This is a little farther north, not far from Dresden. It's also beautiful country, rolling hills, forests, and farms with small, charming rural villages. It's near what's called the Saxon Switzerland, a more rugged, hilly region with beautiful scenery and great opportunities for outdoor activities. ("[Something] Switzerland" being a traditional way of designating a hilly or mountainous region; during the Nazi era, referring to a region this way was banned, but the names have since been adopted again.)
We went to the home of Cousin H, another cousin of my dad's and his family (this is the cousin who keeps us supplied with a big carton of German chocolate every Christmas!) Once again, they laid out an epic Abendbrot for us. After the meal, we took a walk around the countryside. This picture is from right outside their house. The house is literally built right on a brook, with rolling green fields just on the other side. The buildings up on top of the hill used to be the communal farm. Since the fall of the DDR, they've been renovated and are now used as a community center. I enjoy the irony that among the events held there was the recent celebration of a teenage boy's church confirmation (Cousin H's grandson).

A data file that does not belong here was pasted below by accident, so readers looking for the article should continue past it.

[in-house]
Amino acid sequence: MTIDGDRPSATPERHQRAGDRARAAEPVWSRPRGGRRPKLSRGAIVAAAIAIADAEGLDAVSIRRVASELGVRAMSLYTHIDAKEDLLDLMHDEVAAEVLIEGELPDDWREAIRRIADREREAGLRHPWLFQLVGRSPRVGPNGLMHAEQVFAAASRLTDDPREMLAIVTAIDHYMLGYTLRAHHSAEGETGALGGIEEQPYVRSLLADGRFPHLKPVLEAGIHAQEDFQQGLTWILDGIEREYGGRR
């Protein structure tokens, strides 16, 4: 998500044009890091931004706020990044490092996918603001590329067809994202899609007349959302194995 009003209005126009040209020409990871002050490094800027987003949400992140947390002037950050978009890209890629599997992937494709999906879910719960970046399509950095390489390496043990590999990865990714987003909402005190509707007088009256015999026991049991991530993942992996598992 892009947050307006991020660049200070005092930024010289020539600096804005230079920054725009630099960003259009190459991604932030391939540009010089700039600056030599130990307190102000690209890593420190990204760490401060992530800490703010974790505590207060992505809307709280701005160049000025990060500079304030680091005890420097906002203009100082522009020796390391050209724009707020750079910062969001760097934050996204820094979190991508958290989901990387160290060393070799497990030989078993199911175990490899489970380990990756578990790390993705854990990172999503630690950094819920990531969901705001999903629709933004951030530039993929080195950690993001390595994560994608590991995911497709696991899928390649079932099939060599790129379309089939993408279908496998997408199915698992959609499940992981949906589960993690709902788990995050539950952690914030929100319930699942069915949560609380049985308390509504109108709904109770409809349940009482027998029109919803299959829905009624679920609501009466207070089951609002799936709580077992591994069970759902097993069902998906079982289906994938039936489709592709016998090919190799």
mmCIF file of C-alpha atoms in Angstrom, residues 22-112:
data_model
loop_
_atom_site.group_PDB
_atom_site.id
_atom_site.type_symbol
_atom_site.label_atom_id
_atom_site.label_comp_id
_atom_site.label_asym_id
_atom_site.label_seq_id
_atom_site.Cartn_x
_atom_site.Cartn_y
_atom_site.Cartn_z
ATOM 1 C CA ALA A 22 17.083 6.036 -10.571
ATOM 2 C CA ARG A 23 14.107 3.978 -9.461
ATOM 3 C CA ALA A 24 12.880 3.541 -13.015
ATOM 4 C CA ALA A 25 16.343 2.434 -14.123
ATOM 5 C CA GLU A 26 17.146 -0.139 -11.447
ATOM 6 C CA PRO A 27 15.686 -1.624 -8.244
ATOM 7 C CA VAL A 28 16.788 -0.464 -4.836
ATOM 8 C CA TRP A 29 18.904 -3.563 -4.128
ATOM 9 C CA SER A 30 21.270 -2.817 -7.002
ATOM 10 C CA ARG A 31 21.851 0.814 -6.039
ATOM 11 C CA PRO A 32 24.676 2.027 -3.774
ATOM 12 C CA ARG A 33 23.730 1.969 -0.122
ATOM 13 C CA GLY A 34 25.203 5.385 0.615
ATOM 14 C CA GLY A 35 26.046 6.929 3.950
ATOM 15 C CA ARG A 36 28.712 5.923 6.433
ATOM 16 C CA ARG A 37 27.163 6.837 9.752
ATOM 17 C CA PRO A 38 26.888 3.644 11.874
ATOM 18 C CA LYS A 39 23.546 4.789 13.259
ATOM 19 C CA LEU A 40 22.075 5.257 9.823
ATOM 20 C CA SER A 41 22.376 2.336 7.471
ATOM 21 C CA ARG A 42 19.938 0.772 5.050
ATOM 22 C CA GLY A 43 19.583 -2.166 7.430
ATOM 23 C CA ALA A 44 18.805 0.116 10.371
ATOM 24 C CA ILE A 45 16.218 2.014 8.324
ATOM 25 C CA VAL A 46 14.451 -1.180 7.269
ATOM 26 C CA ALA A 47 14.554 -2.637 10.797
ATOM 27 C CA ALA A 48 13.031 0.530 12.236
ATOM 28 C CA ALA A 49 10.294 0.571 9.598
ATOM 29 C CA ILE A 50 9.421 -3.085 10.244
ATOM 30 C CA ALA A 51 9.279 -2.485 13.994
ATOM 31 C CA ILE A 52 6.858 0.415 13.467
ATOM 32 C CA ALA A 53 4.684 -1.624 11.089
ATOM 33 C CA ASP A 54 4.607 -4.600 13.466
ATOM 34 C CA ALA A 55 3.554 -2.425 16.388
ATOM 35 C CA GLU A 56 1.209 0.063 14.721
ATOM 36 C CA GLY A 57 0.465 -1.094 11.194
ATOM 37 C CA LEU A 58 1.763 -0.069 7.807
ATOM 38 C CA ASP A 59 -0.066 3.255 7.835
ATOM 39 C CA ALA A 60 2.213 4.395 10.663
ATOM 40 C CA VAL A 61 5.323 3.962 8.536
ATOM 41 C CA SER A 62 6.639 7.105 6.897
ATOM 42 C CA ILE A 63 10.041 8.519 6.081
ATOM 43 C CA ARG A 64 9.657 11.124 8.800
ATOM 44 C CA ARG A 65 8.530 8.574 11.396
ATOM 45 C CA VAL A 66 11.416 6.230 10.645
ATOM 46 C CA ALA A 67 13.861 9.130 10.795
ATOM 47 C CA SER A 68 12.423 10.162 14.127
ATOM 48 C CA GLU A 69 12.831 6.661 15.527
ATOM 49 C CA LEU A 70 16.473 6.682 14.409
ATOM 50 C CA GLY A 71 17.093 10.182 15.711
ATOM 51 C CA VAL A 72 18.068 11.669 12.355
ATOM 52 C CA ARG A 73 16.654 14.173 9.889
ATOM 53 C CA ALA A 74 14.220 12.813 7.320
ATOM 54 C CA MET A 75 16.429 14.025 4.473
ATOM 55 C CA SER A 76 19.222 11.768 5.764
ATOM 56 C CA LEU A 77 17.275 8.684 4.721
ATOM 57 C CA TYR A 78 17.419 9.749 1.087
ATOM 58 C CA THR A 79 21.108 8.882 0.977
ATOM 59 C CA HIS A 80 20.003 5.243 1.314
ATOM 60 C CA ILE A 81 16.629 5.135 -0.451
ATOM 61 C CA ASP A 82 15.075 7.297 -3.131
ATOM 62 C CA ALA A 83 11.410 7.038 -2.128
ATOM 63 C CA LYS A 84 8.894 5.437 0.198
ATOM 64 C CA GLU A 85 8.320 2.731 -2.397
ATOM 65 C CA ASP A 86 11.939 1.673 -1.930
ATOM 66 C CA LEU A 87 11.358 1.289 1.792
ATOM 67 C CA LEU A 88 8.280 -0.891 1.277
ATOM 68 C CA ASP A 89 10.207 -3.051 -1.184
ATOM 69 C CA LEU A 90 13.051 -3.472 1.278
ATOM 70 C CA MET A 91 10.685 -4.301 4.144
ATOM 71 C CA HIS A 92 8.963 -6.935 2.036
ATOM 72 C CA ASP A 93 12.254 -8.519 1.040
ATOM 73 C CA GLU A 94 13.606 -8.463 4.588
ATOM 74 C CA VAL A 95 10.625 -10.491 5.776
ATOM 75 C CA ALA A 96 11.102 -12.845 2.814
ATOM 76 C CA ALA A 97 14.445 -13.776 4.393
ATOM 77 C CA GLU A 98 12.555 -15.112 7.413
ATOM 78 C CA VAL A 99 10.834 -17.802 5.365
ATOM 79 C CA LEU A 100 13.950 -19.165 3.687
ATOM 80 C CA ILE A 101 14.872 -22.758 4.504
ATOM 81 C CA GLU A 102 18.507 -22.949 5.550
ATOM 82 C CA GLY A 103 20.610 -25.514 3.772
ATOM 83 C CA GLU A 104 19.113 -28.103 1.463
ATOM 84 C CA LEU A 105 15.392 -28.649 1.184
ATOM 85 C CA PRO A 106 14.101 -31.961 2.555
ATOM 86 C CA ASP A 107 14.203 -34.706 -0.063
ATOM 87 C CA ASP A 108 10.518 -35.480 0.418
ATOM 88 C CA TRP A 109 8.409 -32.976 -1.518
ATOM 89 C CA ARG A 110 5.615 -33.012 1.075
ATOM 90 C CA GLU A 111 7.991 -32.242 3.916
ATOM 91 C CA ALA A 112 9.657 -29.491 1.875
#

There's also a beautiful memorial to people from the village who were killed fighting in WWI and WWII, and also who were taken from the village by the Nazis and by the Soviets and never returned.
I'm skipping over a day, when we went to Dresden; that will get its own post.